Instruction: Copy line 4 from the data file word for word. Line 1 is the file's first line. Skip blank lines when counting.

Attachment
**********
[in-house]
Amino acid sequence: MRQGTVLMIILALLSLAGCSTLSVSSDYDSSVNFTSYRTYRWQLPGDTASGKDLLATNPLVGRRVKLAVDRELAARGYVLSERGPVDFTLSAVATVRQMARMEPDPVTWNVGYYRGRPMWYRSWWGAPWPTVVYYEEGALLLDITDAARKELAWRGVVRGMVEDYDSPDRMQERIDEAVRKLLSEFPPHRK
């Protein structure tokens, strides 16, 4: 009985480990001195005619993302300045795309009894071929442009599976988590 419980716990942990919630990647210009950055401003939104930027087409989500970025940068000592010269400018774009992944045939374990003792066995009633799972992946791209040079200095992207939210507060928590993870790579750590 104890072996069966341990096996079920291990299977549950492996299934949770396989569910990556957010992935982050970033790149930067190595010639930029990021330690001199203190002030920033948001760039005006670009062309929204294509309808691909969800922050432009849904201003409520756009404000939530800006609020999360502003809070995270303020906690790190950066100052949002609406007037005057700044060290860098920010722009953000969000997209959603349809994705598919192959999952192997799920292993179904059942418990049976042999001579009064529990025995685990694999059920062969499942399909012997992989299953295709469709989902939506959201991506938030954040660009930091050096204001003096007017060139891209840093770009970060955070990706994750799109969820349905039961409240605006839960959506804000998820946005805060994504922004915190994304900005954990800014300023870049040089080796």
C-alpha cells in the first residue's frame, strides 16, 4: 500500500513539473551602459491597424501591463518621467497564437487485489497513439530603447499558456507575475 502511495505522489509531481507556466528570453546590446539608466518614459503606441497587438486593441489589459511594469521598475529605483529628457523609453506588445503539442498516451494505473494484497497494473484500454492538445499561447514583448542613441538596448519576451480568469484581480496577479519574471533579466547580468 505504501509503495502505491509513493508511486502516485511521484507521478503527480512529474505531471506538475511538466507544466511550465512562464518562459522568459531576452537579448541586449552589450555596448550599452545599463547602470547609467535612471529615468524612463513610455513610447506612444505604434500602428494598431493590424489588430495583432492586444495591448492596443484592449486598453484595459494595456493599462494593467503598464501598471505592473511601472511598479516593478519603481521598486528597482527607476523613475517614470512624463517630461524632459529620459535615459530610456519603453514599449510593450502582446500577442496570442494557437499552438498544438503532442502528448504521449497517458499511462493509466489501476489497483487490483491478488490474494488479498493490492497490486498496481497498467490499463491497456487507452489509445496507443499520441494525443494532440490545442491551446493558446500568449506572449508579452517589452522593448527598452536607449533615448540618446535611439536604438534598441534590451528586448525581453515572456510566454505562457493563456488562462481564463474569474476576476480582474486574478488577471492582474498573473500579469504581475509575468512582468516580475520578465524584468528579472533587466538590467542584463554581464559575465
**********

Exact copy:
C-alpha cells in the first residue's frame, strides 16, 4: 500500500513539473551602459491597424501591463518621467497564437487485489497513439530603447499558456507575475 502511495505522489509531481507556466528570453546590446539608466518614459503606441497587438486593441489589459511594469521598475529605483529628457523609453506588445503539442498516451494505473494484497497494473484500454492538445499561447514583448542613441538596448519576451480568469484581480496577479519574471533579466547580468 505504501509503495502505491509513493508511486502516485511521484507521478503527480512529474505531471506538475511538466507544466511550465512562464518562459522568459531576452537579448541586449552589450555596448550599452545599463547602470547609467535612471529615468524612463513610455513610447506612444505604434500602428494598431493590424489588430495583432492586444495591448492596443484592449486598453484595459494595456493599462494593467503598464501598471505592473511601472511598479516593478519603481521598486528597482527607476523613475517614470512624463517630461524632459529620459535615459530610456519603453514599449510593450502582446500577442496570442494557437499552438498544438503532442502528448504521449497517458499511462493509466489501476489497483487490483491478488490474494488479498493490492497490486498496481497498467490499463491497456487507452489509445496507443499520441494525443494532440490545442491551446493558446500568449506572449508579452517589452522593448527598452536607449533615448540618446535611439536604438534598441534590451528586448525581453515572456510566454505562457493563456488562462481564463474569474476576476480582474486574478488577471492582474498573473500579469504581475509575468512582468516580475520578465524584468528579472533587466538590467542584463554581464559575465